When using water to cool a horse, heat is escaping by convection, which means the water will heat up quickly, and can actually worsen the overheating. Cold water should be almost immediately scraped off to remove the heated water. Water on top of the heated water simply slides off, with no cooling at all, as the skin surface is now slick. So spray or sponge, scrape, and repeat. This will cool the horse quickly, and use less water than simply running the hose over the horse. The application of very cold water in this manner will not cause muscle cramping because it is not in contact with the body long enough.
Once you have initiated first-aid, continue to take and record the horse’s rectal temperature every 15 minutes until the veterinarian arrives. In severe cases it may be necessary for your veterinarian to administer intravenous fluids to combat dehydration and electrolyte imbalances associated with heat exhaustion. Your veterinarian also will consider the use of non-steroidal anti-inflammatory drugs such as flunixin meglumine or phenylbutazone to aid in patient well-being and to aid in the reduction of elevated body temperature. In summary, owners should understand what they can do to avoid heat stress in their horses and to recognize the signs of heat stress so that prompt veterinary care can be provided when necessary.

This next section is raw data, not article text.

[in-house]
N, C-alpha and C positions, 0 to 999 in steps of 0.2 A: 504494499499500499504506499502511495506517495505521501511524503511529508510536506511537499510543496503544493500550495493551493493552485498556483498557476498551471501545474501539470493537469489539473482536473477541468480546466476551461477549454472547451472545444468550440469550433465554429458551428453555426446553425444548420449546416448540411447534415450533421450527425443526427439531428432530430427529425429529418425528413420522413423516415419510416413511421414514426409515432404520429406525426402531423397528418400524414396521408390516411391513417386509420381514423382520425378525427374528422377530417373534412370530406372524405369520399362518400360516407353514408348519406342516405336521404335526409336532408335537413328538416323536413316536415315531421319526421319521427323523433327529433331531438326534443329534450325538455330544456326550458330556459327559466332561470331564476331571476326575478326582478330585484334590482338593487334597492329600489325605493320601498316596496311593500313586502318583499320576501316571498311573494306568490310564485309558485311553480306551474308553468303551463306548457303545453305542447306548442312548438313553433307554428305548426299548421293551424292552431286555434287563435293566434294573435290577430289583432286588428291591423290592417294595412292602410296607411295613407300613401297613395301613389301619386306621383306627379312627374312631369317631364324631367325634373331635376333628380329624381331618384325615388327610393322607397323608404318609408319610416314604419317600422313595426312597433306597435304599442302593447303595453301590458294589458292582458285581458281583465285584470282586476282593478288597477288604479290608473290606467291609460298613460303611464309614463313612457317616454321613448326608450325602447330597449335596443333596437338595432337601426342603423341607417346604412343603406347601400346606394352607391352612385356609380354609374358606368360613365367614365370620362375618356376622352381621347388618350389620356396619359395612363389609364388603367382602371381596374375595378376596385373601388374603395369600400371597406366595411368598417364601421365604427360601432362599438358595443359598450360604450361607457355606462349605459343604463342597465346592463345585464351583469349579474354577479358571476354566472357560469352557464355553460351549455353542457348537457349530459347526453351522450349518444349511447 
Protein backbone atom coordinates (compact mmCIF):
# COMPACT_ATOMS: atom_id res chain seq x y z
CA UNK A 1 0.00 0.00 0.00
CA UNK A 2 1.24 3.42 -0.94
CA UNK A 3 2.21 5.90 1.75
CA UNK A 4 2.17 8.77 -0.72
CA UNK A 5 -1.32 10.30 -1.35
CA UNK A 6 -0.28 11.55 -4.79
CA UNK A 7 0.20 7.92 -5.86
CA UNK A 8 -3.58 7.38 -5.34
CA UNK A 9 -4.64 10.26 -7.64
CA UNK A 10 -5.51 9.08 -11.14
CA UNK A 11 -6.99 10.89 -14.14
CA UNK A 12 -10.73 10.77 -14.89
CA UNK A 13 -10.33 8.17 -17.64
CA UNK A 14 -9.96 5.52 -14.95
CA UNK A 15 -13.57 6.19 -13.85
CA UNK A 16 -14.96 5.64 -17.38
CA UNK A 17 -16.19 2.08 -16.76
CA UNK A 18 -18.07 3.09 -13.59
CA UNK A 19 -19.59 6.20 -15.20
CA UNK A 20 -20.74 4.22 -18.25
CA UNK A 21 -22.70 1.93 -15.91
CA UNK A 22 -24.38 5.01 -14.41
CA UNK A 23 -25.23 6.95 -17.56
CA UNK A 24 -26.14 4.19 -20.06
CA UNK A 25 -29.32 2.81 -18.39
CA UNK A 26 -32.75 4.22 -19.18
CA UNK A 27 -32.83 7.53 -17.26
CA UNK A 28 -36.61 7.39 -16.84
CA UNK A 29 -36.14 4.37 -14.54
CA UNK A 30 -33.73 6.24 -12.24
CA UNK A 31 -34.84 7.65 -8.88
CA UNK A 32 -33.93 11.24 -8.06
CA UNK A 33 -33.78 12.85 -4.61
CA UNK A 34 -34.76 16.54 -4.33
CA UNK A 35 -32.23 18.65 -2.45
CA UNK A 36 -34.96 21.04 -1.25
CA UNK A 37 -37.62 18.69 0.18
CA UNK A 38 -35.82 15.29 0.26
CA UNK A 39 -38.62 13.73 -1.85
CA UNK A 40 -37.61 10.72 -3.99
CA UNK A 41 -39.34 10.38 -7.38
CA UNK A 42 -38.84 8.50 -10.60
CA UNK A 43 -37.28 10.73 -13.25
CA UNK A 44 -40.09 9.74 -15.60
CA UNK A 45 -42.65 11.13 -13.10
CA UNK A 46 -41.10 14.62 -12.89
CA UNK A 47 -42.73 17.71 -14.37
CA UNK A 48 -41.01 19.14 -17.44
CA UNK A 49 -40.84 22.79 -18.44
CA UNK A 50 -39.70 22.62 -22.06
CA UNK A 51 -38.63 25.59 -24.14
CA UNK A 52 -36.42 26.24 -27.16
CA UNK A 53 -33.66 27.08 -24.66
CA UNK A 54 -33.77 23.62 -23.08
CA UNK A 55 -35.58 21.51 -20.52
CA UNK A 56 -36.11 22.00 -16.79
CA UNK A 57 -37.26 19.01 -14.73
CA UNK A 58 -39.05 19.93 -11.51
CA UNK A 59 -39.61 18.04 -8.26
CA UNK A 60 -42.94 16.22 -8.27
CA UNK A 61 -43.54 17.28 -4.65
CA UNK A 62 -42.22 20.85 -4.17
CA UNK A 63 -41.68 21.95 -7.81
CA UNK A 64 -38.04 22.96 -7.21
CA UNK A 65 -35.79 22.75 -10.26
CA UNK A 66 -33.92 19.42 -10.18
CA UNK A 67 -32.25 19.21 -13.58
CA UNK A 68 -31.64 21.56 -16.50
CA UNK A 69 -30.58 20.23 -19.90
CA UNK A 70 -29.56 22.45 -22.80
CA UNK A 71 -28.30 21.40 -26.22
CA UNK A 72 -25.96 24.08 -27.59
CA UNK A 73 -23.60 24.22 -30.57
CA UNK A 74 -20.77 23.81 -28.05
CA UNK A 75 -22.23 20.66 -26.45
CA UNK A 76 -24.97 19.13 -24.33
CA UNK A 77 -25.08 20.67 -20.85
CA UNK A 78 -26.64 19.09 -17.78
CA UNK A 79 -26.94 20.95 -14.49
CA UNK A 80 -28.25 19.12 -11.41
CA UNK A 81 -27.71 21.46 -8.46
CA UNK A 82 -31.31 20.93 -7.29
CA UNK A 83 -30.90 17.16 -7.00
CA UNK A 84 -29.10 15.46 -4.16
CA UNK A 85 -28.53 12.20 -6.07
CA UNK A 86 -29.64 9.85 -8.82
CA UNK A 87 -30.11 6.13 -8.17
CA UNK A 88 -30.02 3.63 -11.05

Dr. Brian Burks owns Fox Run Equine Center and has been in practice for over 18 years. He is board certified in equine practice by the American Board of Veterinary Practitioners. His interests include neonatology, endocrinology, and internal medicine. He also enjoys the diagnostic challenges of equine sports medicine and surgery.



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Re: Hot horses /water/scraping
« Reply #1 on: June 22, 2017, 08:43:53 am »

With my tropical Florida weather...pretty unbearable at the moment...my mare is quickly getting to like her daily afternoon hosing and scraping routine. Takes me about 15 minutes to do this. When the water has been on her for maybe 30 seconds, I scrape and rewet. I repeat until placing my hand on her feels normal, not toasty. Plus it keeps the salty sweat crusties off of her, too.
Lesley in Jupiter


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Re: Hot horses /water/scraping
« Reply #2 on: June 22, 2017, 08:19:30 pm »

Also perfect time of year to train any babies or horses who do not know being rinsed and bathed is a good thing.